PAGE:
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Keep Your Marriage Mementos Because After Divorce They Belong to Your Kids

Dad and Charlie
Dad and Charlie

See that photo? The one of the cute guy and the even cuter baby? That’s my soon-to-be ex-husband and our son, Charlie. The photo hangs in Charlie’s bedroom in my new house. That weird? To hang a photo of my ex in my house? I don’t think so. Know what else? There aren’t just photos of him with the kids. There are photos of him with me in their bedrooms as well, because we will always be their parents regardless of what happens between the two of us. I am so thankful that Serge and I are on the same page on this subject. Neither of us wishes to rewrite history or erase one another.

If you’re recently divorced and wondering what to do with all those photos and marriage mementos and you’re maybe not ready to hang them on the wall, do your kids a huge favor and box them up and put them in a corner of the attic. None of this divorce party, let’s burn all the photos! nonsense. Are you a jilted teenager? So stop it already! If you don’t have kids, fine, take Jager shots with your girls as you dance around the bonfire that was your marriage but if you do have kids, realize that the mementos from your marriage aren’t about you anymore, they don’t even belong to you anymore. They’re for your kids who deserve to know what coupling they come from. They have a right to be surrounded by photos of their parents and celebrate the onetime love between the two people that brought them into existence even if – especially if – you’re just not into Dad anymore. So put on your big girl panties, nicely box up your photos and marriage certificate and save them for your kids.

Take it from a child of divorce who grew up only glimpsing a few photos of her parents here and there, all of them discovered during secret missions rummaging through boxes stored in the basement. I just couldn’t fathom how the two people who I knew, who hated each other with the fire of a thousand marriage memento bonfires, could have been in love enough to have four children together. When your parents, the two people who chose to bring you into the world, choose to get rid of all evidence of their relationship it does something to a person’s self-worth, I think. When the family you come from no longer exists, when your parents try to eliminate all evidence they ever loved; it creates a sliver of shame about your family and yourself.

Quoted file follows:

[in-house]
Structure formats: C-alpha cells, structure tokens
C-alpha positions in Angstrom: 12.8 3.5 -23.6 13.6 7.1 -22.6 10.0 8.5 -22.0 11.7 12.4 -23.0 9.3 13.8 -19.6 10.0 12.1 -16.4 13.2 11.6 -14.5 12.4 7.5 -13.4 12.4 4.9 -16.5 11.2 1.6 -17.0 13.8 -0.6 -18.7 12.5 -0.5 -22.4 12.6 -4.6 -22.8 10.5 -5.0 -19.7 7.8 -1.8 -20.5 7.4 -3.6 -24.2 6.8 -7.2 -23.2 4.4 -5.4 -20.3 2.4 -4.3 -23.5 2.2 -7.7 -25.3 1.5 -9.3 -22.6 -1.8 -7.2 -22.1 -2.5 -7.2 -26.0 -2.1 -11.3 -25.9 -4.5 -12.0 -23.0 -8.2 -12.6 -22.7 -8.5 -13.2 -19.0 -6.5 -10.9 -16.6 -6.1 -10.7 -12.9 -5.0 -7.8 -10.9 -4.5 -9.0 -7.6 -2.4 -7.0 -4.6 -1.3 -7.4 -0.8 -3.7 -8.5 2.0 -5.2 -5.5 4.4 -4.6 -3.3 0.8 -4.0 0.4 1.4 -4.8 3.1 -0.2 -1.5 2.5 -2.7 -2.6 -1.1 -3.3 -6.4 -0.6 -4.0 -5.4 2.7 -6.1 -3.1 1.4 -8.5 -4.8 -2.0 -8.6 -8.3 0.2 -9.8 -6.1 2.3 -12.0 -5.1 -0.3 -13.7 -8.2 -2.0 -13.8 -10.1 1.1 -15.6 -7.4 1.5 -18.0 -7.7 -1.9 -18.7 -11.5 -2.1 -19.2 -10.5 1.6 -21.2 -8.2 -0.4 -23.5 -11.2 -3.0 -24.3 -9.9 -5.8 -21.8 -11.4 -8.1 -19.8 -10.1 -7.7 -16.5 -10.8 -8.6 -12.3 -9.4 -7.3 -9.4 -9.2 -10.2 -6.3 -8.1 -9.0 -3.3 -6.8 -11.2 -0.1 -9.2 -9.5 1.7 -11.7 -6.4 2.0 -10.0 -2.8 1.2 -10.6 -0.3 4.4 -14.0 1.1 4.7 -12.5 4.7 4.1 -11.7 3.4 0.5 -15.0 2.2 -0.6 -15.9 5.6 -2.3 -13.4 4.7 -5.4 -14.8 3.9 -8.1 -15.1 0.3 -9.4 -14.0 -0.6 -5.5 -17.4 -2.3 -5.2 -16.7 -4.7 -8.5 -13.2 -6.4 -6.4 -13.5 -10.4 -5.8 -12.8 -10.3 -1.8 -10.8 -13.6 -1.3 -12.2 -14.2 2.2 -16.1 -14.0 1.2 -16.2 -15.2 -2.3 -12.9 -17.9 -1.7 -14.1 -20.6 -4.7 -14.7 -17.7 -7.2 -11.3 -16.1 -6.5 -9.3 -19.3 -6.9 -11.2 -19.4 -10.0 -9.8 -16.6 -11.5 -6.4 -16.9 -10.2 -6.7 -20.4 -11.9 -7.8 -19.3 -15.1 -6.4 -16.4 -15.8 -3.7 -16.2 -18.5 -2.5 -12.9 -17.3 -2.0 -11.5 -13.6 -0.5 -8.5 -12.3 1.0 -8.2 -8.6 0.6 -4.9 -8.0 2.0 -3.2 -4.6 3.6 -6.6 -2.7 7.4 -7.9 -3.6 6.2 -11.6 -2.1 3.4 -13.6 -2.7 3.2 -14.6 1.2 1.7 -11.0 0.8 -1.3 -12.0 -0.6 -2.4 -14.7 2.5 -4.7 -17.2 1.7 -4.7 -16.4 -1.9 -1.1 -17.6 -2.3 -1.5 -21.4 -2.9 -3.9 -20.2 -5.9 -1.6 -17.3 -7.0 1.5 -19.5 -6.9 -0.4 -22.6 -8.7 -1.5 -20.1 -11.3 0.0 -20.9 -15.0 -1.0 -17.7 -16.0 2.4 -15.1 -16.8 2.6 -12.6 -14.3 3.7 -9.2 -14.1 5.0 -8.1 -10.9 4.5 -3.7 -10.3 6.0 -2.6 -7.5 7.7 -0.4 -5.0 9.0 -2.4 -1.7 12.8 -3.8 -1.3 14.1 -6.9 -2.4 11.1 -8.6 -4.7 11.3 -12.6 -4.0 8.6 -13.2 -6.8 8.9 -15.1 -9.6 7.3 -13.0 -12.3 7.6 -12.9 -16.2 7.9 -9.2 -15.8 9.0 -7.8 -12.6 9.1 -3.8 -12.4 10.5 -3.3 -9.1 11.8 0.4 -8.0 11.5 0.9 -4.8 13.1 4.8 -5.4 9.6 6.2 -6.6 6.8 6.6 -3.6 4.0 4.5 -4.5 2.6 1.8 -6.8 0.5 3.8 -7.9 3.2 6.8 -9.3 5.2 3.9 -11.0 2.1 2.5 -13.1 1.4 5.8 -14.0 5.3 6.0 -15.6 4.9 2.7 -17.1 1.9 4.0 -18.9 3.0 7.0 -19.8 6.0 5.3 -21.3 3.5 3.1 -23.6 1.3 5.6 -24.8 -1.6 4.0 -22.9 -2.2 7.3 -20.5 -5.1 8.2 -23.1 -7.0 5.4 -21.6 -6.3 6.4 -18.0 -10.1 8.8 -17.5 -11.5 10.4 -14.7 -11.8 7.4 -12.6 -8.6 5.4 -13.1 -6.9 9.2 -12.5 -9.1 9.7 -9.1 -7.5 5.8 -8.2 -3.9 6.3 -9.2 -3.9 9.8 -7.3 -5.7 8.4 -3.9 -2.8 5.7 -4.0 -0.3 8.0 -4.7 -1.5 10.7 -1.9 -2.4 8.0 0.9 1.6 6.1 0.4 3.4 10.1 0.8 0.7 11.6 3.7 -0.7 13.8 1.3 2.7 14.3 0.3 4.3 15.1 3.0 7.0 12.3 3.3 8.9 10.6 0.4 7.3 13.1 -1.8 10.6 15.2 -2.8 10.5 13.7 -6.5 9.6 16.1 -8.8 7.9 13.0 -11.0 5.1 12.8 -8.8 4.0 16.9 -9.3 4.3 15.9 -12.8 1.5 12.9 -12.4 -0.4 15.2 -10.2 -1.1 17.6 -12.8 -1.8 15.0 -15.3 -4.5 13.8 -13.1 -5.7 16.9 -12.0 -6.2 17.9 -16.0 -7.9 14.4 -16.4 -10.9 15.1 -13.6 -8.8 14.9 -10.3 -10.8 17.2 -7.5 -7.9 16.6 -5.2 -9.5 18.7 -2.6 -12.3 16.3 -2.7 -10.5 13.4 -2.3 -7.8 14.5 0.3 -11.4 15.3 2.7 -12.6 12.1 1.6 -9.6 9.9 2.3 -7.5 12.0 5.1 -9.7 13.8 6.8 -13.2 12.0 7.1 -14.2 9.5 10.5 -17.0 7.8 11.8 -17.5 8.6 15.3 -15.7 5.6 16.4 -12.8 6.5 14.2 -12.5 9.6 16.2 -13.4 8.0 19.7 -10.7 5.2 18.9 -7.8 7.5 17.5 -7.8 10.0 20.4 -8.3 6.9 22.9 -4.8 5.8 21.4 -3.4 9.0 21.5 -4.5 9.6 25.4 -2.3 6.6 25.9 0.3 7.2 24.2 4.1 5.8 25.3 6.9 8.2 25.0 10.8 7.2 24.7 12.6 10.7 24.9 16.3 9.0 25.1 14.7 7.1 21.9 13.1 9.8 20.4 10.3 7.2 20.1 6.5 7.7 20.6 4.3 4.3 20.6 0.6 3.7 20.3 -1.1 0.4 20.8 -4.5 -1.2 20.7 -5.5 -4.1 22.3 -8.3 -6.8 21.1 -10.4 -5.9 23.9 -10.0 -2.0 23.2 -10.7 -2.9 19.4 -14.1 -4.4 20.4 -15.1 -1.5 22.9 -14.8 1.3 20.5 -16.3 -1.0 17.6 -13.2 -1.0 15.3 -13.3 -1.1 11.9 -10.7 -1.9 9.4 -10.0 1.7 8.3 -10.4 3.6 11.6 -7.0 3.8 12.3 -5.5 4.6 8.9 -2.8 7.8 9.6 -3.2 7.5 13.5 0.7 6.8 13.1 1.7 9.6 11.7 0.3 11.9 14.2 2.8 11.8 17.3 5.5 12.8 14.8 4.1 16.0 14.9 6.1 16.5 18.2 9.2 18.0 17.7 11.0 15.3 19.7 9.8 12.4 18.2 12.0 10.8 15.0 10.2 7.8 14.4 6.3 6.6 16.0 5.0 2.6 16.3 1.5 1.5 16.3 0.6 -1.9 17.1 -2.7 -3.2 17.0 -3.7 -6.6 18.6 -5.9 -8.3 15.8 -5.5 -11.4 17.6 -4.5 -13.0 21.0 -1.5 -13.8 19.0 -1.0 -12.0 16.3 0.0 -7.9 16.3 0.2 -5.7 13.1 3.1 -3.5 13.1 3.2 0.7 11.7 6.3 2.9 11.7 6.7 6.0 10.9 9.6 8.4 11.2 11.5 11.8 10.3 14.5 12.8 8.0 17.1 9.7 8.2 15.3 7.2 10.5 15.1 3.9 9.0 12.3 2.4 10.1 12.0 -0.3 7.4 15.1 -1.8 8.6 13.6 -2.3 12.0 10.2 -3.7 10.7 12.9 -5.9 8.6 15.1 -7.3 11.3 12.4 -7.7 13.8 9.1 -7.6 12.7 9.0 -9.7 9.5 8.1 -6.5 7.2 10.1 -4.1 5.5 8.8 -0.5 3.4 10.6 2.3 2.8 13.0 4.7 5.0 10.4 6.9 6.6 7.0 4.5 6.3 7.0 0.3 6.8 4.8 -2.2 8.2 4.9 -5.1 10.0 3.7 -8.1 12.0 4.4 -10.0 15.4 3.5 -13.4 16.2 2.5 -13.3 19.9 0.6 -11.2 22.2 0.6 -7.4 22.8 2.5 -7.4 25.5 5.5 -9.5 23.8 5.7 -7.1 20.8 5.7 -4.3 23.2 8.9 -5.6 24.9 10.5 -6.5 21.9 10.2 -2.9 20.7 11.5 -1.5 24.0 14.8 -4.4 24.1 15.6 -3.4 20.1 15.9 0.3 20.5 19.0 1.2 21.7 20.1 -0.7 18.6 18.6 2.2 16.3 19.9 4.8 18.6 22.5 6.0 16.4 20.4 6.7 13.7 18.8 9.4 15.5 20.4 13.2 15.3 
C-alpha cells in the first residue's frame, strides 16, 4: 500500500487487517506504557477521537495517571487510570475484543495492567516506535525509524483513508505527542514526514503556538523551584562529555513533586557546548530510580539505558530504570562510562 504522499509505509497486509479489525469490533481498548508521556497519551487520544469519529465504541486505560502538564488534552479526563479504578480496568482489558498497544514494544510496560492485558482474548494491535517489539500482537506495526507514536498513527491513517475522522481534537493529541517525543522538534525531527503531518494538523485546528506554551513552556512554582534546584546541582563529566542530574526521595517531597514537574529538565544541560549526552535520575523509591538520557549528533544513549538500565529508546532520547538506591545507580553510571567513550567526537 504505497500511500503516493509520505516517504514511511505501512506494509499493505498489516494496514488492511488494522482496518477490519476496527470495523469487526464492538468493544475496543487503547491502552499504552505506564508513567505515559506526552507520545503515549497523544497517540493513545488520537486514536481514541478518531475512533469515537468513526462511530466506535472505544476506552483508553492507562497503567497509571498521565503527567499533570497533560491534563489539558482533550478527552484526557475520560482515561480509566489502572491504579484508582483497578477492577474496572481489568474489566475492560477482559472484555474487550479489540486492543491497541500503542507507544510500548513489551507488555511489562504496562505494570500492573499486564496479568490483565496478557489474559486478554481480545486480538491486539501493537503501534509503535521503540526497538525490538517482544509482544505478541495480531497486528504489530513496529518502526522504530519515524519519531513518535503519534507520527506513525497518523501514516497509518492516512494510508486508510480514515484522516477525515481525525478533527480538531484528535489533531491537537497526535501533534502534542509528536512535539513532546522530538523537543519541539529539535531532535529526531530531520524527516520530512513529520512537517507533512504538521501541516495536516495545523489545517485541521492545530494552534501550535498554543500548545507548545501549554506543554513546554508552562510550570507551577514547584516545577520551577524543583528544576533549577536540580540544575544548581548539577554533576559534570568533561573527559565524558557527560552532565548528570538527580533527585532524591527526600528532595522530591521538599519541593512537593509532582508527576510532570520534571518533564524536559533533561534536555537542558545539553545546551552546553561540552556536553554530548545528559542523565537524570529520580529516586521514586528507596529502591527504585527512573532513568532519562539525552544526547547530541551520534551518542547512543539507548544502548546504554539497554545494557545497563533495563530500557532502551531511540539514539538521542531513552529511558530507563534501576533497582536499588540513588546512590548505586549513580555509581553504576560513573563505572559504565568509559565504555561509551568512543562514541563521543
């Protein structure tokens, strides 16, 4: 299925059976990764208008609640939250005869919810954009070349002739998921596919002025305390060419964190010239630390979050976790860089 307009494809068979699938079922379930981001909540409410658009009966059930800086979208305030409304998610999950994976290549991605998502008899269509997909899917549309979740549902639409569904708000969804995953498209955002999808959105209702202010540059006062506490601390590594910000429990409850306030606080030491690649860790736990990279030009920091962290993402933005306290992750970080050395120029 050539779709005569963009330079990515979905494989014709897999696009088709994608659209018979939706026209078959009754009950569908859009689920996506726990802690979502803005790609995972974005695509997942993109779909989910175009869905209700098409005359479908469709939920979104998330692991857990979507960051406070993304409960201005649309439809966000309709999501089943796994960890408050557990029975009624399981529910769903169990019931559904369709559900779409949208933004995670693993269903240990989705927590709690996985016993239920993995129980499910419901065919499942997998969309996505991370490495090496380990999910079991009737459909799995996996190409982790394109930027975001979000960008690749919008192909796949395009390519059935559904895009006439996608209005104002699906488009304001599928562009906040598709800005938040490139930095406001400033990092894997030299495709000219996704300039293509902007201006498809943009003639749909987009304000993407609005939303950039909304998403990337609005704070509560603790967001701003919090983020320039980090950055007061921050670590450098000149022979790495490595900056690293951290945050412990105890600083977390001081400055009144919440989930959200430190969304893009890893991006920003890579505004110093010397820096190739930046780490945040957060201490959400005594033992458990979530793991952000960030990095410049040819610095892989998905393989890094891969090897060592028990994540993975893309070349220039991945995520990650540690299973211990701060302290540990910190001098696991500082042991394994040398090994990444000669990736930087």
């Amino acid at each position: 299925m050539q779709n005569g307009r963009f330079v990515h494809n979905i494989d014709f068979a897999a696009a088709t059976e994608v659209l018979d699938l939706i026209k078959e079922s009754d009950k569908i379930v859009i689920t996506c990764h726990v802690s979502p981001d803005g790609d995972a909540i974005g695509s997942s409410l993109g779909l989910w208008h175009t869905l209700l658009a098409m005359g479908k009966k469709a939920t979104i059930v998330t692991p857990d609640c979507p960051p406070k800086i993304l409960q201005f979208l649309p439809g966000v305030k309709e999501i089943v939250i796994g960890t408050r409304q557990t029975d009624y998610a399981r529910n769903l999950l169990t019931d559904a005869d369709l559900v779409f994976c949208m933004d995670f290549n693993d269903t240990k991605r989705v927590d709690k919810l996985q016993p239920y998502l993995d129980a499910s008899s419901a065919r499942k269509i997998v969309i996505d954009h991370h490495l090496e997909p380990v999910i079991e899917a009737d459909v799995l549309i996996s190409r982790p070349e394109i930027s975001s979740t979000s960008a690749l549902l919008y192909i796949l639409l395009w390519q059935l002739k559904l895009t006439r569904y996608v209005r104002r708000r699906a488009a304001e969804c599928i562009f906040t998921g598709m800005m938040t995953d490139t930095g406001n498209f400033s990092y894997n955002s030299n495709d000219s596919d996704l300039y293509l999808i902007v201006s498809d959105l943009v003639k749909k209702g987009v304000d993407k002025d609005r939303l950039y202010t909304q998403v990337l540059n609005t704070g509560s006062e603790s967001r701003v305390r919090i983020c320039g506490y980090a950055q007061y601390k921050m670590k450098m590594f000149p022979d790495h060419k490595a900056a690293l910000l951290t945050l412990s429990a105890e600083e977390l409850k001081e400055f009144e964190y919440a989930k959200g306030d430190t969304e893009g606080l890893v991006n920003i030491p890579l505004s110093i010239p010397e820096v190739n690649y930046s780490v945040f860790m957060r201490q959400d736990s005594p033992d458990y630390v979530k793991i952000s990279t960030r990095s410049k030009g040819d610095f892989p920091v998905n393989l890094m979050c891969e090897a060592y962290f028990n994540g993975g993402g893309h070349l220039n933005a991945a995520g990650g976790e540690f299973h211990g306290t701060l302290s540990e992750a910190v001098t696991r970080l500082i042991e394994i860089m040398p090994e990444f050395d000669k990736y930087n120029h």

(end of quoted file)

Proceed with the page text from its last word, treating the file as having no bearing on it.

My wonderful Babble editor, Juliane Hiam, says she never saw pictures of her mother and father’s wedding either. She tells me, “My mother burned the photos from her wedding with my father and then regretted it horribly and talked about regretting it all the time. I distinctly remember feeling really strange every time the subject came up when I was a kid and the fact that I would never see those photos became something with an almost mystical quality to me. If I could just see them, mysteries would be unlocked. The fact that I would never see images of their wedding day felt personal to me, since I was a kid born of that marriage. And what always stuck with me was how sad I imagined my mother must’ve looked as she burned that book.”

While making the case for getting rid of marriage mementos on The Huffington Post, Vicki Larson inadvertently proves why we shouldn’t. Larson stumbled onto some old love letters from her parents which deeply affected her and caused her to question whether or not she should throw away the few keepsakes she’d kept from her  own marriage. “…love poems that my father wrote to my mom when he was courting her (a six-month courtship as was common in those post-World War II days)…I loved reading my father’s poetry and was touched by some of his essays that questioned what it means to be a good husband…My dad dreamt of being a pilot, but instead he followed society’s script — be a husband, provider and father…But I mostly felt bad for my mom, a beautiful and creative woman who may have become an amazing talent if she wasn’t subject to similar societal constraints. And I couldn’t help but wonder if she wed my dad purely for immigration or financial realities instead of the script most of us imagine our parents followed — meet, date, fall in love, say, “I do.””

Whether or not the letters and keepsakes made Larson sad isn’t the point. It’s that she was given the option to read and understand her parents as real people who lived and loved and struggled. She had the choice to read about how she came to be. But Larson didn’t give her son that choice, choosing instead to rip up and throw away the few marital mementos she’d saved before she divorced when her son was 13, denying him forever the chance to get a glimpse of his parents as the people they were before him. In a few seconds she took away forever his chance to learn, first-hand, the story of his family. Why not hand over the love letters she shared with her son’s dad so he can get to know his parents as something besides Mom and Dad? You put him through the divorce of his parents at 13, taking away his shot at growing up with the two people who created him so why not give back a little something? Why not show him that love did exist before it went bad? That he comes from something that was once positive and worthwhile?

My marriage certificate, photos of us on our wedding day, love letters, cards, emails — they will all be saved for my children to do with what they wish. Attempting to erase the existence of our relationship or my one-time love for their dad is a form of denying them and I won’t do that. Ever. While the marital legacy is over for me, they will always be the product of our love and deserve to have the photos and keepsakes that shine a light into their past.

Image Source: Serge Bielanko

Article Posted 4 years Ago
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